Full Review: Nikon AF-S DX 18-300mm f/3.5-5.6G ED VR superzoom
Nikon AF-S DX 18-300mm f/3.5-5.6G ED VR
This new Nikon lens takes superzooms to a new level but is it one for the road?
Type: Superzoom lens
Price: £850, $1,000
The Nikon 18-200mm VR has long been renowned as the best superzoom lens on the market. For a while though, it hasn’t led the field for outright zoom range, losing out to the Sigma 18-250mm and Tamron 18-270mm, both of which have recently had radical redesigns. Nikon has now come up trumps with its new 18-300mm VR, which boasts the biggest zoom range of any SLR lens on the planet.
As a DX format lens, it delivers an effective 27mm focal length at the wide-angle end, stretching to a mighty 450mm of telephoto power. Despite its greater zoom range, it maintains the same maximum apertures of f/3.5-5.6 as the Nikon 18-200mm, which is a useful one-third of a stop faster than both the Sigma and Tamron at the telephoto end. Only the Nikons feature ring-type ultrasonic autofocus, which is faster and quieter than the Sigma and Tamron’s more basic ultrasonic motors. Handling is also more refined as the focus ring doesn’t rotate during autofocus, as well as offering full-time manual focus override.
Other Nikon refinements carried over from the 18-200mm include a weather-seal rubber ring around the lens mount, to guard against moisture and dust. VR II stabilization is highly effective, living up to its four-stop claim and it comes with both Normal and Active modes. It’s particularly useful at the telephoto end, which naturally stretches rather further than the older lens. Yet more similarities, compared with the second edition of the 18-200mm include SIC (Super Integrated Coating) to help reduce ghosting and flare, and a zoom lock switch to stop the lens stretching out through the zoom range when you’re carrying it around.
There are also some notable differences between the two Nikon lenses. The 18-200mm is based on 16 elements in 12 groups, whereas the upsized 18-300mm has 19 elements in 14 groups. Of these, the 18-300mm has three ED (Extra-low Dispersion) elements rather than just two, with an aim to maximise contrast and sharpness. And while both lenses feature a rounded diaphragm to give a smoother appearance to defocused areas in images, the 18-300mm bumps up the number of diaphragm blades from seven to nine, for superior results. Another plus point of the 18-300mm is that it’s free of zoom creep, for which the 18-200mm is somewhat notorious.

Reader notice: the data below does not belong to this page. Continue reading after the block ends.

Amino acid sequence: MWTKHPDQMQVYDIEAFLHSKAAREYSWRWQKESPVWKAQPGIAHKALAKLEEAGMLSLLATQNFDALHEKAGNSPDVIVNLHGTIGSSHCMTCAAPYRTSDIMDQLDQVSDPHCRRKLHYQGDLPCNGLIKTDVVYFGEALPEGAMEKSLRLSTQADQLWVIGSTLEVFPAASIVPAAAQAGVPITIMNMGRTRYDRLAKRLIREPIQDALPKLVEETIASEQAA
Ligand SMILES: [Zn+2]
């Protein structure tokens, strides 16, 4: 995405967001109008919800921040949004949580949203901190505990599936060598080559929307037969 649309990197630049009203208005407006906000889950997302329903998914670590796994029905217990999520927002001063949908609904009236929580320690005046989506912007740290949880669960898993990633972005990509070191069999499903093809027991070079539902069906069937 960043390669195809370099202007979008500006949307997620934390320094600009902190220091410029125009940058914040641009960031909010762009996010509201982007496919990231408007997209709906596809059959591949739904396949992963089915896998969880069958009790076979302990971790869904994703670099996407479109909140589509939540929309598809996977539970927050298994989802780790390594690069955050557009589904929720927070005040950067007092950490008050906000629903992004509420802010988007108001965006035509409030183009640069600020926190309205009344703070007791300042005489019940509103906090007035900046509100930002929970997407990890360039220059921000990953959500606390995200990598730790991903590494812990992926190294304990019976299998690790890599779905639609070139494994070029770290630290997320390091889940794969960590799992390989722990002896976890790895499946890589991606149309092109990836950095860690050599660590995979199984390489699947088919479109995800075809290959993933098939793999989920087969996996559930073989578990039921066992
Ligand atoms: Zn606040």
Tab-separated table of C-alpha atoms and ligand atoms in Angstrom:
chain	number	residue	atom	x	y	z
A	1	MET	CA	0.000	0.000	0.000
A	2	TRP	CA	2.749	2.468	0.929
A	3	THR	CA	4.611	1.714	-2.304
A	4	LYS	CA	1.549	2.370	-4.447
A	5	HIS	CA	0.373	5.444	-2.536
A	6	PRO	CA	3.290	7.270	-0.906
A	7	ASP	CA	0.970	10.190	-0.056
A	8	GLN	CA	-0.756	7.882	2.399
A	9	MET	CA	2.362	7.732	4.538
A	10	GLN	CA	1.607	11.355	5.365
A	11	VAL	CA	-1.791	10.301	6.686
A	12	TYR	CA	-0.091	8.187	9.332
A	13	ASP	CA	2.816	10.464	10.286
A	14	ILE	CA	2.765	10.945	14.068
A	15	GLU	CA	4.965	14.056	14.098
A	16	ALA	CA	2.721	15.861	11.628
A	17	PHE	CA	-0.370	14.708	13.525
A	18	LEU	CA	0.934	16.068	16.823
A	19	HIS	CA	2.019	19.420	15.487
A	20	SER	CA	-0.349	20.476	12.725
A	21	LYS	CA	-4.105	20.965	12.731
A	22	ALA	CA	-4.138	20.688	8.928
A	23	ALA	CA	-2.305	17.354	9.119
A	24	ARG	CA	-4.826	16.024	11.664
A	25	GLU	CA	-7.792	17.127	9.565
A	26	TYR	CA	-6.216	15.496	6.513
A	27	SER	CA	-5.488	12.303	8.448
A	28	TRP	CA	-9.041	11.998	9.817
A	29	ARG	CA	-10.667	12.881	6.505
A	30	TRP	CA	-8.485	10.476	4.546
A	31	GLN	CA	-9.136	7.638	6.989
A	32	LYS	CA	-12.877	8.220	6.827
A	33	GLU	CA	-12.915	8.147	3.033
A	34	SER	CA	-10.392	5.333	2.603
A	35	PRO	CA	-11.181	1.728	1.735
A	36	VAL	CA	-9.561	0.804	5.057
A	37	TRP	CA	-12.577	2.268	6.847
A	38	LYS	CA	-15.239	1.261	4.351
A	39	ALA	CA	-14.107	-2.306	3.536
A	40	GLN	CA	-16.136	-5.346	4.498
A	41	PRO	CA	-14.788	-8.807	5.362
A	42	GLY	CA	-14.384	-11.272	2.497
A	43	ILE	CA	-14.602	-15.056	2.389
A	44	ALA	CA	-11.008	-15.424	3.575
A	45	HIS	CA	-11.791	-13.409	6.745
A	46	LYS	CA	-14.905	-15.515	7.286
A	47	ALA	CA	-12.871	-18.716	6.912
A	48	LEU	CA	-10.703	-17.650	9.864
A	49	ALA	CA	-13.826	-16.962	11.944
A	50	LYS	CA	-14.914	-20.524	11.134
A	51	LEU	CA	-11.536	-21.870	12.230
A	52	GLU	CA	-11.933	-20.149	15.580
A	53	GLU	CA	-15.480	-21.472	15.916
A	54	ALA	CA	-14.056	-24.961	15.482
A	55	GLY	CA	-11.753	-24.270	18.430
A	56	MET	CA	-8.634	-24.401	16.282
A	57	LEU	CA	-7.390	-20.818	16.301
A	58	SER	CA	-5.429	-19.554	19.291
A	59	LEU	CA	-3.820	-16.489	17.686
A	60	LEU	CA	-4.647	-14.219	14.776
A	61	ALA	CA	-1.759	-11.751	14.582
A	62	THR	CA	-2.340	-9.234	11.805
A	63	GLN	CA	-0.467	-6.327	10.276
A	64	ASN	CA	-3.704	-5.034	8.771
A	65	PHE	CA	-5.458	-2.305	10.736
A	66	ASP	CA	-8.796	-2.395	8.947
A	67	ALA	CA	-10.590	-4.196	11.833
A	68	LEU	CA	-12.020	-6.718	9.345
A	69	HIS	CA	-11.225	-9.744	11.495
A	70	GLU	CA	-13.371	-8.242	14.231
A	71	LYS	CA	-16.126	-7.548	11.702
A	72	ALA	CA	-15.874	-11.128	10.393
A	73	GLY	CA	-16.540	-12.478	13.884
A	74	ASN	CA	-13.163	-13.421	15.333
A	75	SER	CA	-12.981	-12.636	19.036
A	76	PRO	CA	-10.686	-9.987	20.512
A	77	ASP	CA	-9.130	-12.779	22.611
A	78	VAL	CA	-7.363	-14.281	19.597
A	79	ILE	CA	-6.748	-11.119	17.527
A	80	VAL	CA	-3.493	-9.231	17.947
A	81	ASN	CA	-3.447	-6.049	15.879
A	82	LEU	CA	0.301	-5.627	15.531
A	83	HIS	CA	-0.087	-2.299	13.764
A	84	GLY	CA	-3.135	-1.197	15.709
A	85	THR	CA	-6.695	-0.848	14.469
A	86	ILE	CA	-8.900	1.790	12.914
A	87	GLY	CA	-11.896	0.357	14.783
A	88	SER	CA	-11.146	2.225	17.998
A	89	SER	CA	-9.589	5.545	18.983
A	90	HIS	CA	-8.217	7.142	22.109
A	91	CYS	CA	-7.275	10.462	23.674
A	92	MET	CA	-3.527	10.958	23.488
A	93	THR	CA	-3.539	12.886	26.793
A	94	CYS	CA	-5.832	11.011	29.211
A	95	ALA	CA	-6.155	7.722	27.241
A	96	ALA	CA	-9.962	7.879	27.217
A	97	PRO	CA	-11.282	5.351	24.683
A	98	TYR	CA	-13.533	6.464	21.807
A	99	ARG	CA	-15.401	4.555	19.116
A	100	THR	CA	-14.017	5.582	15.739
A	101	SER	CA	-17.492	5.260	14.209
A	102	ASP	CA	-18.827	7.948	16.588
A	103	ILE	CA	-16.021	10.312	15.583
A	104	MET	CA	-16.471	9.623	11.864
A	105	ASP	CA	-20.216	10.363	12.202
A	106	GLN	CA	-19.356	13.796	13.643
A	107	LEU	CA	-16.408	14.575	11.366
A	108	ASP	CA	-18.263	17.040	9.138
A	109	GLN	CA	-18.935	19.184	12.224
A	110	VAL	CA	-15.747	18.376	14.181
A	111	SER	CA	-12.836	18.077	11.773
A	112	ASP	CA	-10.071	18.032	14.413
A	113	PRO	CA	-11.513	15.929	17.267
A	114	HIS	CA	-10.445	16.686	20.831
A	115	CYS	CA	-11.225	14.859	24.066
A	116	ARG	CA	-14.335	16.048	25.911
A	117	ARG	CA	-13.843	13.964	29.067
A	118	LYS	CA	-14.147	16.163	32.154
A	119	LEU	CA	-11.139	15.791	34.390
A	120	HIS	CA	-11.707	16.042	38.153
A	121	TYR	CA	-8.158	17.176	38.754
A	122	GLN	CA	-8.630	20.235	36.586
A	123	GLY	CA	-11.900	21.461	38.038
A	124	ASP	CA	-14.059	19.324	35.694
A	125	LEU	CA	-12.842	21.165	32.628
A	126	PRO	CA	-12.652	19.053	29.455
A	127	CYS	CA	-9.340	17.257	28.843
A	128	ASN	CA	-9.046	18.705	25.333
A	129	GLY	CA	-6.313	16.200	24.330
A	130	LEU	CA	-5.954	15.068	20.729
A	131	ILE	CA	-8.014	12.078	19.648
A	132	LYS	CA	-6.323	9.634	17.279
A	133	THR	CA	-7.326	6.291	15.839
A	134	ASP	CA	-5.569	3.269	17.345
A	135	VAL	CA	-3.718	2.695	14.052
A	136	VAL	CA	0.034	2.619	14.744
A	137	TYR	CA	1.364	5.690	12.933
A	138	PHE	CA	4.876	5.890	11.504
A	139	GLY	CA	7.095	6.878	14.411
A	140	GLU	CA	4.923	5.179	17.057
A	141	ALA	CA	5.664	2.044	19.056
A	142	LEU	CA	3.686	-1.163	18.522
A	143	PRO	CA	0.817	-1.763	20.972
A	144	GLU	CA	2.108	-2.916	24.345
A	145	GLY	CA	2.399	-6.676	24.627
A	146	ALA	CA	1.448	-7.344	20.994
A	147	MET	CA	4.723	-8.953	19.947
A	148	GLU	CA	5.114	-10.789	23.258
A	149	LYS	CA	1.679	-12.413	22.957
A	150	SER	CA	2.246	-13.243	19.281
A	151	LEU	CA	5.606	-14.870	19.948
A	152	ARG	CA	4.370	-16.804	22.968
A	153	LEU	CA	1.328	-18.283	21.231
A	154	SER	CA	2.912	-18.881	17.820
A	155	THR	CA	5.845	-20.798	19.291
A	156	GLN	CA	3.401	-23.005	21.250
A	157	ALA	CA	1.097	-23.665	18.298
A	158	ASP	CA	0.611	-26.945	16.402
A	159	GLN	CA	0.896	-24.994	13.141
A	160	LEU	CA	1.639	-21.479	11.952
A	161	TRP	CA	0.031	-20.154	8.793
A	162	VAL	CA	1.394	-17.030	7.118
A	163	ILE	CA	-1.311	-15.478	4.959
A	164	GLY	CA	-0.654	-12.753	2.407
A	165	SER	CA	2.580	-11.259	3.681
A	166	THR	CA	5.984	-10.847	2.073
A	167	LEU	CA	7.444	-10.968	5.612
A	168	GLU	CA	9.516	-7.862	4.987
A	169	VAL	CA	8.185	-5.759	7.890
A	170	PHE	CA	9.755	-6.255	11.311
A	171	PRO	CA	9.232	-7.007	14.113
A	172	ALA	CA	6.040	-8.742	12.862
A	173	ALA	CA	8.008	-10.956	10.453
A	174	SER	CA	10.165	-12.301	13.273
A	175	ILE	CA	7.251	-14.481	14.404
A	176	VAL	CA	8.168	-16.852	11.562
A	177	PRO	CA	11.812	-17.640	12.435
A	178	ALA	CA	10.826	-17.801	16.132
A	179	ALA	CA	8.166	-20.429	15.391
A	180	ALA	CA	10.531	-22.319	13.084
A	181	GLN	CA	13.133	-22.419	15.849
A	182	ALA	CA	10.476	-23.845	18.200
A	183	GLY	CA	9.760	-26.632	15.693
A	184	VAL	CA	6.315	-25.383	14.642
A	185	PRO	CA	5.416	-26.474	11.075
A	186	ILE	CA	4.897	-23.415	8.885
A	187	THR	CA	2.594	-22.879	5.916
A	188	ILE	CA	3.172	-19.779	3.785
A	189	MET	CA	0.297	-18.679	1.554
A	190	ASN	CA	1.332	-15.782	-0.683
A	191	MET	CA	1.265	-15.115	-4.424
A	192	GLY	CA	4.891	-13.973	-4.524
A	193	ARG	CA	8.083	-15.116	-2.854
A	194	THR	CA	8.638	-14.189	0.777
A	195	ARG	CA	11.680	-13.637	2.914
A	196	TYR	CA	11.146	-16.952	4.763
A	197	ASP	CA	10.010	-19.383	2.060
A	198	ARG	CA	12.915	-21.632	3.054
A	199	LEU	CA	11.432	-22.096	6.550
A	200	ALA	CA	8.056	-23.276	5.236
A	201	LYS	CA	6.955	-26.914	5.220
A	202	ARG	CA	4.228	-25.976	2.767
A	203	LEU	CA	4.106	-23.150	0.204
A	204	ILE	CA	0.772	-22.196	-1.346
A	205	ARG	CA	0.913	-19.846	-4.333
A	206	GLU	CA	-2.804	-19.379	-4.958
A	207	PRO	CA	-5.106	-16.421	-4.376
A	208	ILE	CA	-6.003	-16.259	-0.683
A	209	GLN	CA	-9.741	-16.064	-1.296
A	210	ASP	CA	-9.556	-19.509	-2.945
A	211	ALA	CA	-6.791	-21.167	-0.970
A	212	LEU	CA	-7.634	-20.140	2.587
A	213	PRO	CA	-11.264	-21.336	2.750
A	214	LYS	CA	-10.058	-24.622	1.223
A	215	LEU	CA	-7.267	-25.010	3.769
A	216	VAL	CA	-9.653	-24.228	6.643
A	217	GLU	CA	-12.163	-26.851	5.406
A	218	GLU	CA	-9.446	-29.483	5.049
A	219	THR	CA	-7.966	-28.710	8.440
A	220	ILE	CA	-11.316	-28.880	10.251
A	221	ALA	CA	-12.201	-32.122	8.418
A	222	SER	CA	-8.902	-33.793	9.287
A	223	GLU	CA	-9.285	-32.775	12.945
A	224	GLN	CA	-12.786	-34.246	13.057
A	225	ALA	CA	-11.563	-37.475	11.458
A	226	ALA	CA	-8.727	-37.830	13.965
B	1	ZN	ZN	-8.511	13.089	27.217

Downsizing is a recent trend in superzoom lenses and the latest editions of both the Sigma 18-250mm and Tamron 18-270mm are noticeably smaller and lighter in weight than previous models. At about 88mm in length and around 460g in weight, they’re more akin to standard zoom lenses in these respects, and the filter size is also reduced to just 62mm. Given the suitability of superzooms as travel lenses, it’s a welcome move.
Bucking the trend, the Nikon 18-300mm is substantially bigger and heavier than the 18-200mm, being 23mm longer and weighing in at 830g rather than 565g. As such, it’s about the same size as most FX-format 70-300mm telephoto zoom lenses and heavier than all the most popular options, including the weighty Nikon 70-300mm VR. Couple the 18-300mm with a D7000 body and the combined weight is 1.6kg, so your neck will feel the strain if you’re walking around for hours on end. The filter thread is also upsized from 72mm to 77mm compared with the Nikon 18-200mm.
Ultimately, the deciding factor is whether the lens’s performance is worth the gain in size and weight. Sharpness and contrast are very impressive throughout the zoom range. Sharpness does drop off a bit towards 300mm at f/5.6, but bounces back if you stop down to f/8. Compared with the Nikon 18-200mm, sharpness is actually a little better at maximum telephoto zoom.
Colour fringing is impressively low for a superzoom lens Again, compared with the Nikon 18-200mm, it’s a little more in evidence at the wide-angle end but lower at telephoto settings. Barrel distortion is rather more pronounced at 18mm, and a fair bit worse than with the Sigma 18-250mm or Tamron 18-270mm. Overall though, the new Nikon gives excellent image quality for a superzoom.
Flat lighting test
Flat lighting is a big test for any lens but the 18-300mm VR retains plenty of contrast, as shown here. Sharpness is impressive at all focal lengths and the extreme zoom range is clear to see.
Impressive throughout the zoom range, sharpness is retained particularly well at the telephoto end, beating even the Nikon 18-200mm.
Sharpness at f/8, 18mm: 2292
Sharpness at f/8, 105mm: 2299
Sharpness at f/8, 300mm: 1723
Very respectable for a superzoom, colour fringing is much less noticeable than with most competing lenses, especially at telephoto focal lengths.
Fringing at f/8, 18mm: 0.9
Fringing at f/8, 105mm: 0.61
Fringing at f/8, 300mm: 0.33
A bit worse than with the Nikon 18-200mm, barrel distortion is quite pronounced at 18mm, switching to pincushion that’s most noticeable at around 105mm.
Distortion at 18mm: -4.72
Distortion at 105mm: 2.73
Distortion at 300mm: 1.98
Image quality verdict:
There’s little to choose in image quality between the Nikon 18-300mm and 18-200mm, making the extra zoom range worth having if you don’t mind the lens’s increased price, size and weight.
Overall Score: 4/5
on Sunday, September 23rd, 2012 at 3:00 pm under Lenses, Reviews.
Tags: Nikon, Nikon lenses